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The ultimate first-time bird owner’s checklist

Even if you’ve been a dog or cat lover your whole life, jumping into bird ownership means taking on new tasks and new responsibilities. Instead of thinking about litter, you’ll need to change his cage liner; instead of toy mice, you’ll have swings and ladders. Many of these necessary items seem obvious, but others don’t occur to first-time owners until the need arises. Get ahead of the game by stocking up on necessities before even bringing your pet home and stick with a good starter animal. Here are the best birds for beginners along with the requirements for taking care of them.

Boy looks at pet bird coming out of cage
 

What is the easiest pet bird to take care of?

If you haven’t had a bird before, you want to start with a parakeet (also known as a budgie). These little parrots don’t do much talking, but they more than make up for it with their big personalities. You don’t need too much specialty equipment or training for these little guys, and they can spend much of their time in a large cage (though you want to let them out sometimes). For best results, bring home a pair of budgies, so they can keep each other company at all times. Two males work better since the females can get pretty territorial, and a mixed pair will bring you more birds than you’re ready for. 

What is the friendliest pet bird?

Budgies would certainly make the list, but canaries or cockatiels also make great friends while not requiring expertise. Known for their beautiful song, canaries provide accompaniment to your daily life. On the other hand, all finches (including canaries) need room to fly, plenty of exercise, and mental stimulation through toys. Cockatiels are inquisitive and friendly. This species takes more work and a little more knowledge than the others, so get a cockatiel only if you feel that you’re up to the challenge.

Blue budgie tilts his head sweetly

What do you need to take care of your bird?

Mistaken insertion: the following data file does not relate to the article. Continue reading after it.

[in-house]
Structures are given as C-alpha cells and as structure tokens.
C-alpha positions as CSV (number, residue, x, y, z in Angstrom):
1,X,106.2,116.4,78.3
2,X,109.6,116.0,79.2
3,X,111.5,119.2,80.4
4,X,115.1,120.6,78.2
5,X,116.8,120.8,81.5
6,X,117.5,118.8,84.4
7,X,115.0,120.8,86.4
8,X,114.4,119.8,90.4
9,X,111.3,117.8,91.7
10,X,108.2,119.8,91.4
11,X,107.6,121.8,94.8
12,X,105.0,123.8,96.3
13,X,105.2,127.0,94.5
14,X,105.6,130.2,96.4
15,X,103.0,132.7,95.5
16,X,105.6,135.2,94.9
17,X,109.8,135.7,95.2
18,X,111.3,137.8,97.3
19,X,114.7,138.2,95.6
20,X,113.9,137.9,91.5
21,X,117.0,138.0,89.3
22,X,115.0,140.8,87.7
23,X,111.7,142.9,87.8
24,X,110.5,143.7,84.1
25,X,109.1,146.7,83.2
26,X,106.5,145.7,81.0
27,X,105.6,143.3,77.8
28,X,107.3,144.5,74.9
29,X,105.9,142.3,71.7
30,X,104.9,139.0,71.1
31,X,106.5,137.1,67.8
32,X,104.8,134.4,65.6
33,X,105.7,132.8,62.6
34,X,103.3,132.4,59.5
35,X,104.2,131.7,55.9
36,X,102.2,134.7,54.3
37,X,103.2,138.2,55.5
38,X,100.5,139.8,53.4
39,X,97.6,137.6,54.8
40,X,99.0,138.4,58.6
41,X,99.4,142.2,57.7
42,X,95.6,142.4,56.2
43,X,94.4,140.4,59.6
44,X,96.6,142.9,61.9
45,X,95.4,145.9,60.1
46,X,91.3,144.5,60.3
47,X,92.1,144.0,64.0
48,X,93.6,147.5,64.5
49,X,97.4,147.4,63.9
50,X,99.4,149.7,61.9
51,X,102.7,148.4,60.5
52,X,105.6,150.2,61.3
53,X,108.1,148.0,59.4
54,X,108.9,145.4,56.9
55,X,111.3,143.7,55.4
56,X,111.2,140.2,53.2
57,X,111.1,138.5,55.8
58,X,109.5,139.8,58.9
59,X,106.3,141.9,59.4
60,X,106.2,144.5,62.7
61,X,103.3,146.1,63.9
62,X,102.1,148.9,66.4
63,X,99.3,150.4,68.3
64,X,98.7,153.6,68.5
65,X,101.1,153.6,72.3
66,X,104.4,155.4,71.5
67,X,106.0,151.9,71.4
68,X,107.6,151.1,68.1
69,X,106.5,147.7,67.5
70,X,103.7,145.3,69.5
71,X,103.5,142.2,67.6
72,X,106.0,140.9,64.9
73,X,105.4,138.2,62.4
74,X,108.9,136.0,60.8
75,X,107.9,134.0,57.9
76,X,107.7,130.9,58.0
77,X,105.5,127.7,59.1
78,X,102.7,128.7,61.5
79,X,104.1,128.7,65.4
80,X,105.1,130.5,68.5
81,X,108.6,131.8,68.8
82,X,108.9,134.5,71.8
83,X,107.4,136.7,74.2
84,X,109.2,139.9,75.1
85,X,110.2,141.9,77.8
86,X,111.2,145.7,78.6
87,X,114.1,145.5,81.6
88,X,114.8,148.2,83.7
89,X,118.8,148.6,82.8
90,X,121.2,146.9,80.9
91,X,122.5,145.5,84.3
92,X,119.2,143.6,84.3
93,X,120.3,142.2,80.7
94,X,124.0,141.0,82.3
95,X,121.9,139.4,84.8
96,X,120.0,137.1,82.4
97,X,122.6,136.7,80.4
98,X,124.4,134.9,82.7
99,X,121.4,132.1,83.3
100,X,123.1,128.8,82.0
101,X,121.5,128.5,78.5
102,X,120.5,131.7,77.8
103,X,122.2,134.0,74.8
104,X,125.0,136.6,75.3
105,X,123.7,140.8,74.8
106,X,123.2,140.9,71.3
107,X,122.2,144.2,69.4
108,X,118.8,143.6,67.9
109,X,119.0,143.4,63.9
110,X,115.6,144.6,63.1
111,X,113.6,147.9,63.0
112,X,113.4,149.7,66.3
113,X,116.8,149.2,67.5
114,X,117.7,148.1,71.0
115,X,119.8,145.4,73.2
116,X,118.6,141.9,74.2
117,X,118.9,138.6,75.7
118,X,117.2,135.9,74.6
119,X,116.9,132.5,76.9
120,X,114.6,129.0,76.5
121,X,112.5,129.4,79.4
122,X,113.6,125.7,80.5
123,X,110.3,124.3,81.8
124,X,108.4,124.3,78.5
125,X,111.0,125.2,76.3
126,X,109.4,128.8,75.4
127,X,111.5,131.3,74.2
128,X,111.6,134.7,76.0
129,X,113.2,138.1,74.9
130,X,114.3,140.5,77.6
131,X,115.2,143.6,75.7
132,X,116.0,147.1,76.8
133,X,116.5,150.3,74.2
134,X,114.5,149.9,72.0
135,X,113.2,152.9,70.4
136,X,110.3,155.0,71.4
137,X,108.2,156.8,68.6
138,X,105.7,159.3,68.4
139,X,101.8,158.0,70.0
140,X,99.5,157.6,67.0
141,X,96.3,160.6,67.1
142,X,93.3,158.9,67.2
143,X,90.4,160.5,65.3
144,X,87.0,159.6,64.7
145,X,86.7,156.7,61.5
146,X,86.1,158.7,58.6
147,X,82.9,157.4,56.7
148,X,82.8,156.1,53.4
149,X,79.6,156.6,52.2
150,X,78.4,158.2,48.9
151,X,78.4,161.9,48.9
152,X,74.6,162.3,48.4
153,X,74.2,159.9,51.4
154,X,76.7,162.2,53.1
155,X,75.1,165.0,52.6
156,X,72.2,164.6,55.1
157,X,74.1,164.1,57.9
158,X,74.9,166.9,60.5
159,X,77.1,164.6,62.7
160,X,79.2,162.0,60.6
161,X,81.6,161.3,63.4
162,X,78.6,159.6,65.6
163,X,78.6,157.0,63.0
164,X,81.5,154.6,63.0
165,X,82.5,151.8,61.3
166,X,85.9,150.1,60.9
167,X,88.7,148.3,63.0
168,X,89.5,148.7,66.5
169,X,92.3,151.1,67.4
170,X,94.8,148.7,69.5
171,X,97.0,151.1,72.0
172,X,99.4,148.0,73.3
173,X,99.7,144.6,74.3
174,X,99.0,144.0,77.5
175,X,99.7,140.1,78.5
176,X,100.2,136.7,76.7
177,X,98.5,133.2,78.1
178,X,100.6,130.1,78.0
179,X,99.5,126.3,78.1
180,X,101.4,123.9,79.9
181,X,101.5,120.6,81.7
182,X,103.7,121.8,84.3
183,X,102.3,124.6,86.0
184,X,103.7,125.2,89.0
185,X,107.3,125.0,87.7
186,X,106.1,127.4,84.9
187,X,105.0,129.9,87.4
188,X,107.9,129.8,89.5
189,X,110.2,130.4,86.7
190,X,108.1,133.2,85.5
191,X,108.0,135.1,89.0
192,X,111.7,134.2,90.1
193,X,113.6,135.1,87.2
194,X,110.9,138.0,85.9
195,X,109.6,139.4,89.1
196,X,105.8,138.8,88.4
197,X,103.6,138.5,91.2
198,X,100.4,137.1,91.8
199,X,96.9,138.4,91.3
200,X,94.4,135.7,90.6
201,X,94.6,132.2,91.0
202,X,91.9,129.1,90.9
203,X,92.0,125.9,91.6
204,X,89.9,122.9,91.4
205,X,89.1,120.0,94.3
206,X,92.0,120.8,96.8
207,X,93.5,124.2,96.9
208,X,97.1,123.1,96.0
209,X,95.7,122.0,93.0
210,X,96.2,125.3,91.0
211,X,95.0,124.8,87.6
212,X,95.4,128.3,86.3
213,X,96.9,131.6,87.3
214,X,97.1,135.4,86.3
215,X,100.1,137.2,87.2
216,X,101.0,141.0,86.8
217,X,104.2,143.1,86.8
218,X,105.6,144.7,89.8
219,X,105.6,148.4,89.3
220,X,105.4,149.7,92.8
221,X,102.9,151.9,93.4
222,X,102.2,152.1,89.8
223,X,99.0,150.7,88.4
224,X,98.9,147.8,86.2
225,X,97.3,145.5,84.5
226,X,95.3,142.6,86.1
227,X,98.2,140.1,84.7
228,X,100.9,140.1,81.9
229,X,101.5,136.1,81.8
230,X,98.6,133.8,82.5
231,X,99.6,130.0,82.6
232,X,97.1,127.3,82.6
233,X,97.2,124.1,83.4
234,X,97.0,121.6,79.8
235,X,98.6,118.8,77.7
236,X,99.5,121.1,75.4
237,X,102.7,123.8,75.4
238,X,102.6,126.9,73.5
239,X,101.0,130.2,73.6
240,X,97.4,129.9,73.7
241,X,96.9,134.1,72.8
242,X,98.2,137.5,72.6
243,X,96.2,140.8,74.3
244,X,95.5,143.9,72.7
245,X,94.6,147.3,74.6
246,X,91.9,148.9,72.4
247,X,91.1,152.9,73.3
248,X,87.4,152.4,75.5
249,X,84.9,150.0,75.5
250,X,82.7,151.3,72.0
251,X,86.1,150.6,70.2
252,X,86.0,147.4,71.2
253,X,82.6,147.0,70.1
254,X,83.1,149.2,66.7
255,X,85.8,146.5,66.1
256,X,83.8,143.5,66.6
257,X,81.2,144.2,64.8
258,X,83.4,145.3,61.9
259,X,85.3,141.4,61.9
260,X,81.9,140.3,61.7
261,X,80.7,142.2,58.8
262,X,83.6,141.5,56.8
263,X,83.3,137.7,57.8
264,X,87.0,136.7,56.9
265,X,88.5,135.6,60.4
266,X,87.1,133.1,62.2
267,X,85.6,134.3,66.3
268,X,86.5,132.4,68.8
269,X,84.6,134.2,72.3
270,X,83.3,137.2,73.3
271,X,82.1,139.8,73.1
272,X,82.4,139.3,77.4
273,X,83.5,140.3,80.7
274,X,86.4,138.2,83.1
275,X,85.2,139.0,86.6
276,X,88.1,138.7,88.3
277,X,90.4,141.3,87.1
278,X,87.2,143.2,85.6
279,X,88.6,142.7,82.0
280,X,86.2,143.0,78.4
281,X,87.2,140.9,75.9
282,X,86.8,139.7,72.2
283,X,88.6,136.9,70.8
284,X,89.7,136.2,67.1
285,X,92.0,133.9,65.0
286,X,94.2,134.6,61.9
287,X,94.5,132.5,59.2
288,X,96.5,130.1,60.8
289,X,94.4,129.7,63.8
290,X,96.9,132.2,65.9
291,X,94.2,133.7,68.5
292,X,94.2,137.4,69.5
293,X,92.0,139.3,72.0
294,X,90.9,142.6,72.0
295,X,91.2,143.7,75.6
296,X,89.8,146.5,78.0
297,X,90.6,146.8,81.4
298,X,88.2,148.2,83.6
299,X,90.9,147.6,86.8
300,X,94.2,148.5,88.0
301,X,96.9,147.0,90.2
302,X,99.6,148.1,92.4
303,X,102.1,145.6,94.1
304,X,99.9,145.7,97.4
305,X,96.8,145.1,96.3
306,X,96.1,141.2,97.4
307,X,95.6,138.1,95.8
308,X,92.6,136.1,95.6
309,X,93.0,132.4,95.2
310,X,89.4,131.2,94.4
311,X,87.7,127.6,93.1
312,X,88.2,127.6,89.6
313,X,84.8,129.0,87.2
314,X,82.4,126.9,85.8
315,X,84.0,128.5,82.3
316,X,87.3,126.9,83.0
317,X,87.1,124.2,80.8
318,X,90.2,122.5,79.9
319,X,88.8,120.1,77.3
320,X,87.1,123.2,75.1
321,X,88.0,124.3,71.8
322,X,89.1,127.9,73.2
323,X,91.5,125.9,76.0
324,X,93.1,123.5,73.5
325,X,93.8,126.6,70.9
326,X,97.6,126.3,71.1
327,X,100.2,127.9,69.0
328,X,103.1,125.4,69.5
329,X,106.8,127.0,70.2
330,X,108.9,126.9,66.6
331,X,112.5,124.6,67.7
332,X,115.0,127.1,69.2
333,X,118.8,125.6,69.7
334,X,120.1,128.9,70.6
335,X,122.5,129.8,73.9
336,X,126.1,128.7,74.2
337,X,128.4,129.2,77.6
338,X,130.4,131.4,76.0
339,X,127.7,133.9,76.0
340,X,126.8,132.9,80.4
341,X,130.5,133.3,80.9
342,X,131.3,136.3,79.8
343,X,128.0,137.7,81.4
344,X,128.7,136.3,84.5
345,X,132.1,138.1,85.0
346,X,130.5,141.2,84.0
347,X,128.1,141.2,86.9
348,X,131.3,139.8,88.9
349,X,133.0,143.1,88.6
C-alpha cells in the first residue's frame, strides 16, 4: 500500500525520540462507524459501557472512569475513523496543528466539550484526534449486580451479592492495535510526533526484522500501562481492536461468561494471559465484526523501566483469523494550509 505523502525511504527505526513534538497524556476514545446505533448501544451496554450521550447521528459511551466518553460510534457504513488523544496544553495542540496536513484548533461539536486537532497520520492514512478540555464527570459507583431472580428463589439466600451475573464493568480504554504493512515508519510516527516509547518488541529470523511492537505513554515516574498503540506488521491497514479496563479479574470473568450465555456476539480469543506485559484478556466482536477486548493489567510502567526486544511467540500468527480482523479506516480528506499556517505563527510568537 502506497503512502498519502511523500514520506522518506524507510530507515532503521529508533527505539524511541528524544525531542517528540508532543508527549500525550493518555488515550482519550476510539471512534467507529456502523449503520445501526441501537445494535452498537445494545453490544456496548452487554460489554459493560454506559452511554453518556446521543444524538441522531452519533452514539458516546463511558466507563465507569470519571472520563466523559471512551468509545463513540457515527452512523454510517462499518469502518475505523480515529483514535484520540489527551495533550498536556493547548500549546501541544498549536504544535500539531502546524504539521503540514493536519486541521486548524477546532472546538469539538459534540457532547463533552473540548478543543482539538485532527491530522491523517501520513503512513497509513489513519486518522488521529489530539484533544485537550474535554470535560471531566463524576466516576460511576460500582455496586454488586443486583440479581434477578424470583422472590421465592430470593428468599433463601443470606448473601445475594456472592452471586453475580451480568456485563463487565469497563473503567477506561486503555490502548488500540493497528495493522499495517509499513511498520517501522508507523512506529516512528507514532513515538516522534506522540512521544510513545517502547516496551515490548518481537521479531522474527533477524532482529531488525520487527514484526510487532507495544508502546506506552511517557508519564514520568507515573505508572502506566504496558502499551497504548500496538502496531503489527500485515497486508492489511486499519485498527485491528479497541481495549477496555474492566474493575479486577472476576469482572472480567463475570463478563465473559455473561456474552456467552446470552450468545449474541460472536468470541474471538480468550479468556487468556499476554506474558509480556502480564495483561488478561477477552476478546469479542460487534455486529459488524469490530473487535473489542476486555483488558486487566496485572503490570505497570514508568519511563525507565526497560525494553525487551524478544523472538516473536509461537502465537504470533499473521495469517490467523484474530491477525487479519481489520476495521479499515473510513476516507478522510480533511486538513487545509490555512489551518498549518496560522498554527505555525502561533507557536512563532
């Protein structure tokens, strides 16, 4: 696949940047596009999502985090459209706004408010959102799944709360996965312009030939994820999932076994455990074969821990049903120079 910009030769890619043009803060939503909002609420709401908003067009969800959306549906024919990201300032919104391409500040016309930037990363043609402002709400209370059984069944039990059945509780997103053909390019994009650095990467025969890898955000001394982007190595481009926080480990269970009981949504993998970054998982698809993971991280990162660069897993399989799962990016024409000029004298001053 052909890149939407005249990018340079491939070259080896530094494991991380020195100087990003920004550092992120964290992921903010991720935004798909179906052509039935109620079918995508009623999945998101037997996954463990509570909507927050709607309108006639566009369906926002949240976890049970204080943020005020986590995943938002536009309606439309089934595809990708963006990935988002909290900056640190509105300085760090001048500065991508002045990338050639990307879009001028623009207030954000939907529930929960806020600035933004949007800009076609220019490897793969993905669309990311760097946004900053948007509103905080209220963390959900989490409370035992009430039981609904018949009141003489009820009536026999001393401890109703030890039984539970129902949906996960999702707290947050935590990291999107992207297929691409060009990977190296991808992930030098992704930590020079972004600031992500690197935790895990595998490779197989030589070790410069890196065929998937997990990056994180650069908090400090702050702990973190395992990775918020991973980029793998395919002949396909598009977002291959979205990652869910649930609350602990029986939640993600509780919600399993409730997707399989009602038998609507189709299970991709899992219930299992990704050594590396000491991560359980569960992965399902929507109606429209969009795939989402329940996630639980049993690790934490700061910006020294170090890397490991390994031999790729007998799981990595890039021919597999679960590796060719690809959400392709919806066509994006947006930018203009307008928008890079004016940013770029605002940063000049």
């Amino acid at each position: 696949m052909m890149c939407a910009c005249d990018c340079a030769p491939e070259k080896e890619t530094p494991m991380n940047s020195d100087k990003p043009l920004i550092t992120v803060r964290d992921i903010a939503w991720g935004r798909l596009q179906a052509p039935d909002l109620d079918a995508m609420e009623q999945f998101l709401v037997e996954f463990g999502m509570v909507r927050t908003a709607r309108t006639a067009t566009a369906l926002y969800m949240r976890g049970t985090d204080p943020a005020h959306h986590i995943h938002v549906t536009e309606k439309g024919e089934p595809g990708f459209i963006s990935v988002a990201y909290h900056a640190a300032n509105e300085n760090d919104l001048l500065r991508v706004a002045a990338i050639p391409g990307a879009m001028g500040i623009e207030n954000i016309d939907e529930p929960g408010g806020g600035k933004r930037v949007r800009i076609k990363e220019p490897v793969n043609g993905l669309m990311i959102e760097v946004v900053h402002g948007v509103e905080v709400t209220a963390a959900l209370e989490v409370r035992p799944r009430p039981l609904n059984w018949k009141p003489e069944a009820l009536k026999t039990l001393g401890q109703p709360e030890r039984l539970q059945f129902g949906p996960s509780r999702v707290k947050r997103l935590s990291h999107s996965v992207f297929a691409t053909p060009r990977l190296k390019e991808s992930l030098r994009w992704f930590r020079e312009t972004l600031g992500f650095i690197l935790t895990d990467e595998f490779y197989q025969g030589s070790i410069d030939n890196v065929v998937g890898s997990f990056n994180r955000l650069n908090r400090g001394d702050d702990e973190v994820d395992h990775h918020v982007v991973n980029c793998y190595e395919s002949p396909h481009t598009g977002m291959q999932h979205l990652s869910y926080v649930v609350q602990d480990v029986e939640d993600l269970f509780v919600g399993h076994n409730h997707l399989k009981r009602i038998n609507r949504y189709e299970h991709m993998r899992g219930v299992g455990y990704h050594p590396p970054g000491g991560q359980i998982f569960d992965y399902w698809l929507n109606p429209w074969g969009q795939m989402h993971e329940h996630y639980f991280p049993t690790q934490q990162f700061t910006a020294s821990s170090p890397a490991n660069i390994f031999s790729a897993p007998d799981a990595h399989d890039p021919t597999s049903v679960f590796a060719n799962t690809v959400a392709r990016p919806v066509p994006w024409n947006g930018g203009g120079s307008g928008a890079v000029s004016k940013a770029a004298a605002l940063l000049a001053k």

Now that you’ve chosen your pet, you have to prepare for his arrival. Get everything on this list before you bring him home as you don’t want to be caught unawares and wind up lacking in the essentials. This is what owning a bird calls for.

  • Cage and accessories: Make sure it’s big enough for your animal — this will depend on his size and how many birds you have. In addition to the housing, include perches, ladders, swings, and toys. Design your cage with room to fly or hop around between “branches.” Bring in plenty of fun things as well to keep him mentally occupied. 
  • Food and storage: It’s best to buy your food in bulk, but you must find a way to keep it fresh while you work through the box. Some food comes in resealable bags, but we recommend buying storage containers to maintain freshness.
  • Auto-refill dishes: Most owners prefer these as they make it simple for your bird to be fed and happy at all times. Once he eats a little bit of seed, more drops down to fill its place. You still want to rinse out and refill the dishes regularly because they get dirty quickly. 
  • Grooming supplies: Your bird needs bathing and nail clipping from time to time. Buy a shower perch, spray bottle for cleaning, clippers, and styptic powder before you attempt a bath or trimming. You’ll also need the basics, like small towels, but you probably have some already.
  • Cleaning gear: Just like your home, his cage needs regular cleaning, top to bottom. The food and water dishes will be easy to wash, but the cage requires a proper scrubbing. Some come apart for easier cleaning; regardless, you’ll want a brush, pet-friendly cleanser, and replacement liners.
Two cockatiels sit on a log

What else should you do for your bird?

It doesn’t really count as an item, but you need to prepare a space in your home for the bird. If you have a larger variety, it’s essential that they have somewhere to fly around outside of their cage, daily. Your best bet will be to bird-proof a designated room where you let him have some degree of freedom but don’t leave him long without supervision if there’s anything he might get into or a way to escape. Remember that ceiling fans, radiators, and smoke all present a hazard to birds.

You may be tempted to go straight to a parrot for your first bird, but these larger animals require lots more space, time, and training, not to mention expense. By starting with the easier, yet lovable and interesting, avians, you’ll gain the experience needed to dive into the tricky aspects of bird ownership. Once you feel you have the basics down, move on to the macaws and eventually even an African gray. No matter which species you choose, you’ll have a close friend with you for years to come.

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